I learned about sex and all things erotic from books. Always a precocious reader, it was several years before real life caught up. By the time it had, Interview with a Vampire, Exit to Eden and gothic romance had given way to more explicitly erotic works – The Sleeping Beauty Trilogy, The Story of the Eye, The Story of O, Emmanuel, not to mention, quite pivotally, the work of the great Anais Nin, whose diaries introduced me to the psychological power of desire.
These stories were something new, deeply personal narratives that knowingly walked the line between the fragile and profane. They were my first introduction to the relationship between sexuality and the psyche, between sex and the self, and it’s that relationship that I comes back to again and again in my work.
Sex can be joyful or painful, wholesome or filthy, or anything in between. The people involved determine what “kind” of sex is being had, far more than doesthe physical act would alone. The crack of a belt can be the sound of home. Missionary can be an emotional land mine. It all depends on who’s bringing what to the table, or to the bed.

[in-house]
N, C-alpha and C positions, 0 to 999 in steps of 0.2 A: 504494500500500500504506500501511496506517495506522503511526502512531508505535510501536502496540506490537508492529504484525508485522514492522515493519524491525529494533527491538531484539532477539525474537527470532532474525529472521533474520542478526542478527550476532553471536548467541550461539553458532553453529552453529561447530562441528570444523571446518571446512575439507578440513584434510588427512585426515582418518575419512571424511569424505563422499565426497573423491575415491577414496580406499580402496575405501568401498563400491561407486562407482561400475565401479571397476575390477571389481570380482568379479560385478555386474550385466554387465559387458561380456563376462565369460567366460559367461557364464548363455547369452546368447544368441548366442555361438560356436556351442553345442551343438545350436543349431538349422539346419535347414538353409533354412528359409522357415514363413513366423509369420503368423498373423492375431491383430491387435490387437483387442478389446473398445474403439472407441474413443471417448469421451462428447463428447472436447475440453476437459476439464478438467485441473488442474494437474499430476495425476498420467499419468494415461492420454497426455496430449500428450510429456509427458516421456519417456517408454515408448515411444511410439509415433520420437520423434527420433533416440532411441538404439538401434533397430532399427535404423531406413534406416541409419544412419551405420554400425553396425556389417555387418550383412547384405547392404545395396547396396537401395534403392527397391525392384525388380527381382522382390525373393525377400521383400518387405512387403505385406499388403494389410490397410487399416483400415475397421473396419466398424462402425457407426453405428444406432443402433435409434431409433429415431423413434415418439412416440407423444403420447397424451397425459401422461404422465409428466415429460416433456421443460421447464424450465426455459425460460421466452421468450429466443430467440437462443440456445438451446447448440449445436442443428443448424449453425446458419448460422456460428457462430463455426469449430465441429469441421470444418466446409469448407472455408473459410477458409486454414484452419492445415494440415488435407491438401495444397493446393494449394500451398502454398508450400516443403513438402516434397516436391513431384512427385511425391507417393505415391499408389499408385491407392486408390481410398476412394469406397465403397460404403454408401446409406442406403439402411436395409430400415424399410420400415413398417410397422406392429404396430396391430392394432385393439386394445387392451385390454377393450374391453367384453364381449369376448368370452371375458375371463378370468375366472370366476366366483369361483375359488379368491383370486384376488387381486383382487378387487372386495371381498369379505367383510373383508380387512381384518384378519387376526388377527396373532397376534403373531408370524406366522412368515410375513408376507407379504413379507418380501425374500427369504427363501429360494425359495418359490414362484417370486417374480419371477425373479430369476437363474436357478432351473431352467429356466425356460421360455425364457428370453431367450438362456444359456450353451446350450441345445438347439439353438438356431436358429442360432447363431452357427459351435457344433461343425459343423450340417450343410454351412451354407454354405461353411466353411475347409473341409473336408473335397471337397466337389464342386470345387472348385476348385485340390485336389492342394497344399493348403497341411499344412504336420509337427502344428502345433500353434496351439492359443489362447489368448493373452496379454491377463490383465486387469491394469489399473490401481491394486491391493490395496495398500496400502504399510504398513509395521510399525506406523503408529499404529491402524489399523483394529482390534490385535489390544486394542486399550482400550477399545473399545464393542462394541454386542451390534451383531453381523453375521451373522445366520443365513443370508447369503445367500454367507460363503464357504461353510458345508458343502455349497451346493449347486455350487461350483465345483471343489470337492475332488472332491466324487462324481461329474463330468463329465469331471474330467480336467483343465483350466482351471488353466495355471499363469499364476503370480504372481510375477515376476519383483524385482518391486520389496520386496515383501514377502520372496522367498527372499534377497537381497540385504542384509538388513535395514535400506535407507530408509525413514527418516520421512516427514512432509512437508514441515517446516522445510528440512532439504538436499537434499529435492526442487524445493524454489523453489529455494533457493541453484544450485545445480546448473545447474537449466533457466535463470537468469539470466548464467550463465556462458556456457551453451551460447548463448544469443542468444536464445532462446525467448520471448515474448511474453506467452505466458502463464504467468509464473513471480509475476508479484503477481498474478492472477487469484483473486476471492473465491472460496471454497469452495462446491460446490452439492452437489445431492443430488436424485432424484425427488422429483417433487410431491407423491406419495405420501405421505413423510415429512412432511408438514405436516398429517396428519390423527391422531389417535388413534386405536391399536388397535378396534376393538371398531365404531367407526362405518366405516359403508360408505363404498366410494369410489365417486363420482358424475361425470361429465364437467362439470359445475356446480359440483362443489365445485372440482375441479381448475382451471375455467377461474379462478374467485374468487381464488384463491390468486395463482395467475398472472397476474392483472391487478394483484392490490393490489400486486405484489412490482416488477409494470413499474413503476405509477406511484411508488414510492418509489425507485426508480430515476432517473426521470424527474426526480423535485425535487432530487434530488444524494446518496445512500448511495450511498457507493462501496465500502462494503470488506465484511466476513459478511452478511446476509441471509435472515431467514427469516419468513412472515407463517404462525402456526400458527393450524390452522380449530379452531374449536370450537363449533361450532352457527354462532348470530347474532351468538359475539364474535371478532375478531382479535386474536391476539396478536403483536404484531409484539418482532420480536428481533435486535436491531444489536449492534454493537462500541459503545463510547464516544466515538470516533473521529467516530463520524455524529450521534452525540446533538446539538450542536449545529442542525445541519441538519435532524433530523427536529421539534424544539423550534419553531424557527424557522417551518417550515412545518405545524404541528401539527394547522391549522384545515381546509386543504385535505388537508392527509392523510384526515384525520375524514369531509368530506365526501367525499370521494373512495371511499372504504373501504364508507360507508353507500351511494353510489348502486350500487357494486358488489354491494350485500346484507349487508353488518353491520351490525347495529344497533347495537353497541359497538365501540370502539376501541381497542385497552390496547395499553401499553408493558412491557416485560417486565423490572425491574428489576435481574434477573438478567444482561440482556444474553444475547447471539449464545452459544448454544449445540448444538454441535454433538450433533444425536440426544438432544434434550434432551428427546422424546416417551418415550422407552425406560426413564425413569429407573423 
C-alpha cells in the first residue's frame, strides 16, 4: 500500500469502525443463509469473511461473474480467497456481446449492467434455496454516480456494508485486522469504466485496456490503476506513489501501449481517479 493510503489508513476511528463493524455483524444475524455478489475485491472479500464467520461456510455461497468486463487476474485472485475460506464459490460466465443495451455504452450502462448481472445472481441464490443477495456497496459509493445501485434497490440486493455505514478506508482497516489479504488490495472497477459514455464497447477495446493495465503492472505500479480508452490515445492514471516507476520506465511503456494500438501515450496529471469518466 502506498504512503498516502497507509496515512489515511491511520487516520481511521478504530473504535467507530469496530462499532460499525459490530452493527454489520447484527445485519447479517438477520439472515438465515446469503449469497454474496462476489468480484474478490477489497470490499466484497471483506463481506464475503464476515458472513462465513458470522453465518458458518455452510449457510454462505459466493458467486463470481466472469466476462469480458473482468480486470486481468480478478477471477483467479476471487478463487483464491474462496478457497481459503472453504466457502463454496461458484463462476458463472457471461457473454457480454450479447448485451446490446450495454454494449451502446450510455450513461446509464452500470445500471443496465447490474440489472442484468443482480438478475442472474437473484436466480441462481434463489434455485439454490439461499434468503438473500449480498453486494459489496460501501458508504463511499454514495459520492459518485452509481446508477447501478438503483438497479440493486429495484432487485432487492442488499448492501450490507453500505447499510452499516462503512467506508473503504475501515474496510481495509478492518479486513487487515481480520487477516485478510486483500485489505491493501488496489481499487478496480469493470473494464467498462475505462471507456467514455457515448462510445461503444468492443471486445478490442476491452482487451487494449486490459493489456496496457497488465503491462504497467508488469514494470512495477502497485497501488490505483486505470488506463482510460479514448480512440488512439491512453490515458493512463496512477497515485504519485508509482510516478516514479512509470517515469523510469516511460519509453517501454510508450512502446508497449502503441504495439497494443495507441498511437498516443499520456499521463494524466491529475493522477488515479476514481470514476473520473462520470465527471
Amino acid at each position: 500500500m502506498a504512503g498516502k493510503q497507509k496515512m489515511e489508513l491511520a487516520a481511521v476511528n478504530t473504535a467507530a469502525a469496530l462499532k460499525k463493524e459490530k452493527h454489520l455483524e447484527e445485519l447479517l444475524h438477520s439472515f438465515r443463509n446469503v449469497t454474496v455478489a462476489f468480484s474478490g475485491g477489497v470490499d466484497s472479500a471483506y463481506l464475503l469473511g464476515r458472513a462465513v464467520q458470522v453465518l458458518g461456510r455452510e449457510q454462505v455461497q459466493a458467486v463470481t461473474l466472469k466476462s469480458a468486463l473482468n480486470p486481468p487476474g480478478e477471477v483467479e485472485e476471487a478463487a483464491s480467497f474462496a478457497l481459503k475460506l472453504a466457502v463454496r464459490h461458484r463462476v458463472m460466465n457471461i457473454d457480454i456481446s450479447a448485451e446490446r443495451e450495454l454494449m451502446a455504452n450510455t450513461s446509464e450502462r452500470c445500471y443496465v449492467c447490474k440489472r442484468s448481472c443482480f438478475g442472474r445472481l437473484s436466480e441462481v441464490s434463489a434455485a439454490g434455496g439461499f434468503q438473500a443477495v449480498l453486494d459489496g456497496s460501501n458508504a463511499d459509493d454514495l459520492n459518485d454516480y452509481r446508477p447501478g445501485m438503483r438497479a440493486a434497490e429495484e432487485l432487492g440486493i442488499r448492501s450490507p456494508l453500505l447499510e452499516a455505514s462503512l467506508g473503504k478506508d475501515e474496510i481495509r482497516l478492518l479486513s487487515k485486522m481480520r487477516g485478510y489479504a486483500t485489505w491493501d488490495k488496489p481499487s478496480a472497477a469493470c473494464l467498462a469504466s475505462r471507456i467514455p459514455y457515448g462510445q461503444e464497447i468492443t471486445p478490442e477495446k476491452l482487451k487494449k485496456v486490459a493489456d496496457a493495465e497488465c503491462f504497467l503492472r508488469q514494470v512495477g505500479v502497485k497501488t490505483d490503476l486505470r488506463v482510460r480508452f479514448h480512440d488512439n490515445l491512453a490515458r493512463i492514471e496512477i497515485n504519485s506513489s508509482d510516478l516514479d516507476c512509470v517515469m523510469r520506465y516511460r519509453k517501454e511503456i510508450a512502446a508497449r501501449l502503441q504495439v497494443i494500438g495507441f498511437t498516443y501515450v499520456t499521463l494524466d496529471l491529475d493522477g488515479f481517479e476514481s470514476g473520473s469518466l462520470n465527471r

Sex is communication, possibly the most primal form of communication human beings have. This is what fascinates me – how people relate to each other, and themselves, through sex, sexuality and sexual identity. This is why erotica draws me, and where its value and potential lie. In no other literature can we so examine and enjoy the sexual impulses that drive us, many of which we don’t quite understand.